Navigating Locum Tenens in a COVID-19 Climate
September 3, 2020
Physician says he has more support and the opportunity to specialize.
October 29, 2020
After nine years as a Primary Care physician in South Dakota, Dr. Samuel Nyamu was ready for something new.
In 2008, he arrived in Aberdeen, a city of 30,000, fresh off his residency in Nebraska. By this time, he’d already adjusted to living in the United States after a childhood in Kenya.
His years in South Dakota were the perfect training ground, he says, to develop his confidence and skills as a new doctor. Practicing in a rural environment meant he had a large scope of practice, often doing many of the visits and procedures a specialist would do in a larger city.
But after nearly a decade, he and his wife were ready for new challenges and sunnier skies. Every year, they’d taken their four children to Disneyland and enjoyed a week in the Los Angeles area. It was their happy place – somewhere they loved to go.
Dr. Nyamu worked with Provider Solutions & Development Senior Recruiter Sharon DiChiara, who helped him explore a position in northern LA, at Facey Medical Group - Mission Hills.
One year in, his children have adjusted, and he’s loving life and practicing medicine in a bigger environment.
“Medicine is the same, whether you’re in South Dakota or California, but the biggest thing I have now is the support of specialties,” Dr. Nyamu says. “Right next door, I have all the specialties I could think of – and it makes a big difference in the care I can provide. My patients have always come first and being able to improve that patient outcome means a lot to me. Everything feels easier.”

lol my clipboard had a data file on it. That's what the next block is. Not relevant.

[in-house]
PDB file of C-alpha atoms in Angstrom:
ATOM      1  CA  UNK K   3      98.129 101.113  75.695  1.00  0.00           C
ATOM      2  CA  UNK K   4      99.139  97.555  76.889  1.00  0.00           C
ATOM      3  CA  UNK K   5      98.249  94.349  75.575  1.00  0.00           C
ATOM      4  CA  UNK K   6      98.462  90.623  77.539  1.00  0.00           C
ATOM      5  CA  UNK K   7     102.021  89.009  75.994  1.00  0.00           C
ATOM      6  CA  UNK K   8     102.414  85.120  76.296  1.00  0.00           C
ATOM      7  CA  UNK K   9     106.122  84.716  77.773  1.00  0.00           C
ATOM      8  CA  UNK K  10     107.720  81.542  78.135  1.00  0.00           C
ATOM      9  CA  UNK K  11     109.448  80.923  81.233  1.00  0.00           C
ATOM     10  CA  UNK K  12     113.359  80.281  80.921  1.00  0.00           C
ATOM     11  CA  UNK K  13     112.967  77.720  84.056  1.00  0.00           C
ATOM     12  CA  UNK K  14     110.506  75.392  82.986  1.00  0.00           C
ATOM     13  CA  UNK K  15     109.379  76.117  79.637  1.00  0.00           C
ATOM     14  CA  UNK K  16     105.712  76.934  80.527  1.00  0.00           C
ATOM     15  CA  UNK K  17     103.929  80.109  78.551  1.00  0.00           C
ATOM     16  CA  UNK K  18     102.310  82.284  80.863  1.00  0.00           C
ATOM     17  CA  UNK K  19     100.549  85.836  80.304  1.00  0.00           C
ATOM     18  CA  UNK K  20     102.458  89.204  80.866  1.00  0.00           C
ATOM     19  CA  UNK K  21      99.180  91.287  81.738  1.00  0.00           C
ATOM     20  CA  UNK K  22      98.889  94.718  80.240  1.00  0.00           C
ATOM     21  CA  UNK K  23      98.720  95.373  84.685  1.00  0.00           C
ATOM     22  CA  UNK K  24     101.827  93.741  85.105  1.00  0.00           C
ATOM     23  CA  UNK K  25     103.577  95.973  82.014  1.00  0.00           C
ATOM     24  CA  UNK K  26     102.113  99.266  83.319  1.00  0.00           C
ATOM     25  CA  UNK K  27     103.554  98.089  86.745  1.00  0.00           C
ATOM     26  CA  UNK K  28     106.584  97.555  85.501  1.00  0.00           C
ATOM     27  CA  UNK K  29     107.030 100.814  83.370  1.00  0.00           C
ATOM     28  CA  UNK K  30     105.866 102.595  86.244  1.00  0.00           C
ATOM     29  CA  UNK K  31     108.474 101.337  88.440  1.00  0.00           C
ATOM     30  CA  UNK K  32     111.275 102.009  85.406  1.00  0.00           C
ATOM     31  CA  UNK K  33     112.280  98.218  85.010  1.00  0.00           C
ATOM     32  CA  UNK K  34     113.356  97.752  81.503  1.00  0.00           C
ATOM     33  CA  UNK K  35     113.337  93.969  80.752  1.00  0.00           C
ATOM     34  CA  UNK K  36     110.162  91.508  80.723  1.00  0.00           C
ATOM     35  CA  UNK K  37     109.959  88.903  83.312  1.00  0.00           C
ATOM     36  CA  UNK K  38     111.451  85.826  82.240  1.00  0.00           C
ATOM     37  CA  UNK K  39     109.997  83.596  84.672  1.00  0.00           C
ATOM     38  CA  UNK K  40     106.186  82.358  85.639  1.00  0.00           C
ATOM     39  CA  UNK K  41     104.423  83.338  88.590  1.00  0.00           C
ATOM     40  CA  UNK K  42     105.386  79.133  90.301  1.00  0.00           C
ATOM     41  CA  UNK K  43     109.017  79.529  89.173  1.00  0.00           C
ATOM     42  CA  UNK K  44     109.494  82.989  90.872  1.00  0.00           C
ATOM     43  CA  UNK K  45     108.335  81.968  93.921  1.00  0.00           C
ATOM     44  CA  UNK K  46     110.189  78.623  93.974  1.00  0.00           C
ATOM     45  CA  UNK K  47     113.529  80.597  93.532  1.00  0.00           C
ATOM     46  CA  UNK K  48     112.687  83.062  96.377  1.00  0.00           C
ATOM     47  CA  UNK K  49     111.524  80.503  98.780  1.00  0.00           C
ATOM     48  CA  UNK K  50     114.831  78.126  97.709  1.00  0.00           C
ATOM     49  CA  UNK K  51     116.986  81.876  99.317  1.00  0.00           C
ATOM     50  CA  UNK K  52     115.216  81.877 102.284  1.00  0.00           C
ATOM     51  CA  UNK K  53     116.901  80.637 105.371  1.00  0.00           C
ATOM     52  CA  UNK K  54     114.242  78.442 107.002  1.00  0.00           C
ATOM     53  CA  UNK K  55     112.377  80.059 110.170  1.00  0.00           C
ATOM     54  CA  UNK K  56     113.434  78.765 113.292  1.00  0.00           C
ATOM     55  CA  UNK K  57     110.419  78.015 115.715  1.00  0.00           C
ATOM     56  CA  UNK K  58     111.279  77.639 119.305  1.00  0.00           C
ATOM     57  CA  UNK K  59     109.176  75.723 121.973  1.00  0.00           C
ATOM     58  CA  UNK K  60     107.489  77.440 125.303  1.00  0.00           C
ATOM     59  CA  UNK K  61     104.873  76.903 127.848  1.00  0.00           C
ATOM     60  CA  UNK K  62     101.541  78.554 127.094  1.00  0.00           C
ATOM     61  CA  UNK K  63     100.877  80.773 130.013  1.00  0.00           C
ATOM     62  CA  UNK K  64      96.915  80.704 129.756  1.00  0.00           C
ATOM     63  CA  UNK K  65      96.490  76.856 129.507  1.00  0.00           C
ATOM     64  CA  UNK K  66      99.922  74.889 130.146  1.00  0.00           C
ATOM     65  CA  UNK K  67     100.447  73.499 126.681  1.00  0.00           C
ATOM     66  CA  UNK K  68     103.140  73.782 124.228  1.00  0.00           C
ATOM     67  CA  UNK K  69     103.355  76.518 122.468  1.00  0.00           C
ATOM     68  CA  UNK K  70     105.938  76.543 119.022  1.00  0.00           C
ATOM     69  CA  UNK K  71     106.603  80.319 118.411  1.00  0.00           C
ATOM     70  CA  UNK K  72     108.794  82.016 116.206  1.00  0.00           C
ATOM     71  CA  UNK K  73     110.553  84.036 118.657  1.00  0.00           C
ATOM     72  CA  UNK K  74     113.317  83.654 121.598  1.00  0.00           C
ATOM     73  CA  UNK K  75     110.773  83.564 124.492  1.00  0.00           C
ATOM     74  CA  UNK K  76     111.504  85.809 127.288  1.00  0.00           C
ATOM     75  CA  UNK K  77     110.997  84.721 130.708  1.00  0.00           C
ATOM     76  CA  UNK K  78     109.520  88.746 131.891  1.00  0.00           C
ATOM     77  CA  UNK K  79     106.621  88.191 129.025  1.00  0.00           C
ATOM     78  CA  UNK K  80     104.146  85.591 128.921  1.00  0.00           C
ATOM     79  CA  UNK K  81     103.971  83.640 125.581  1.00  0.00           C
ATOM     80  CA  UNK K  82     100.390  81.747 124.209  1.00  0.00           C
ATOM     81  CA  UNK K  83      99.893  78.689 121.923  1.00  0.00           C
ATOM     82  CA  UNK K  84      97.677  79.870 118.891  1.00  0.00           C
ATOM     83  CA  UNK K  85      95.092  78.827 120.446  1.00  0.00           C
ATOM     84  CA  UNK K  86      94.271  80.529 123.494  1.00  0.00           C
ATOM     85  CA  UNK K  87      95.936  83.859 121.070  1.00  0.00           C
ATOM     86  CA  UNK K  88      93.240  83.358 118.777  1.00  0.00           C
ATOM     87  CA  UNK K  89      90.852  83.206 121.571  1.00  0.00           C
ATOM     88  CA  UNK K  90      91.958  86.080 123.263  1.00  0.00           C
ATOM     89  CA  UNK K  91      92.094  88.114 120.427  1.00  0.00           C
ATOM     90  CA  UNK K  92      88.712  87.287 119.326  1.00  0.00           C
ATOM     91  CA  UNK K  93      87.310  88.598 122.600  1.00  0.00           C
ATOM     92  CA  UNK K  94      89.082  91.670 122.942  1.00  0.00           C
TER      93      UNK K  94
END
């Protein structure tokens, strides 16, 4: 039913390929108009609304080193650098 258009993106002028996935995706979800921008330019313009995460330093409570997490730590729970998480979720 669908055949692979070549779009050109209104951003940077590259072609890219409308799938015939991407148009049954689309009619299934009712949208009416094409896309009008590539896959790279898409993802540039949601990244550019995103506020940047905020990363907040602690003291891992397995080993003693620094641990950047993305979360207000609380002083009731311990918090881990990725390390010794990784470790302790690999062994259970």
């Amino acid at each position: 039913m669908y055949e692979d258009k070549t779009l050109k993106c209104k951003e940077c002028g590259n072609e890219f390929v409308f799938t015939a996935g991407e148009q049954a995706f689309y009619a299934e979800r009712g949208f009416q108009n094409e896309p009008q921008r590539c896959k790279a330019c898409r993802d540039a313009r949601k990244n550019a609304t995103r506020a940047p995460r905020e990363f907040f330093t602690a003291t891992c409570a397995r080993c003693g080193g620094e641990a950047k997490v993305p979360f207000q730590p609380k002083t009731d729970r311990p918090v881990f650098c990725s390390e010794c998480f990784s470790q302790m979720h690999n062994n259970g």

He still remembers how strange it was to move from Kenya to Nebraska, where he completed his residency.
“That was the toughest move, when we moved here from Kenya,” Dr. Nyamu says. “That was a huge change. Any move after that feels like nothing.”
At his residency interview during the Nebraska winter, he saw snow for the first time in his life, marveling at the swirls of white flakes blanketing the ground. He and his wife, also from Kenya, bought thick coats for themselves and their children and settled into life in the Midwest.
But he always knew he would eventually want to practice in a larger, metropolitan area.
Doctors who practice in more populous areas know there are definite benefits to urban medicine. Among them:
Support and resources: Medical specialists and subspecialists abound, thanks to a larger population base and nearby organizations providing medical services. Laboratories and institutes provide a technical base from which a clinician can obtain results of tests and other procedures, which aids in the diagnosis and treatment of illness.
An urban lifestyle: Big cities are all about options, diversity and convenience. Most destinations are within a 15-mile radius, allowing for a wide variety of interests and experiences. It’s easy to wake up and jog to the gym, have lunch at a French bistro, Uber to meet up with friends at an outdoor market, then head to a professional basketball game.
Opportunity to specialize: Many urban markets are extremely competitive, and making, building and maintaining a full practice can feel more challenging. Many physicians choose to specialize and focus on their one true passion in medicine. It allows them to be on the cutting edge of technology, assist with advancements in medicine and be an expert in one or two specific fields.
Dr. Nyamu says he has enjoyed the ability to specialize since he arrived in LA, as he has found a niche and much satisfaction in treating diabetes.
“I love working with patients with diabetes,” he says. “You can teach them how to manage their health, and boom, they turn around, they’re more active, they have hope, and they are waking up to life again! There is a lot of reward in that.”
What advice would Dr. Nyamu have for a new doctor deciding whether to practice in a rural or urban environment?
“At the end of the day, it’s about what you want to do, so follow your heart,” he says. “Some people are afraid to come to a big city, but after doing it myself, I feel like it has been a good experience. I don’t feel like I have to do everything. All around me, I have support.”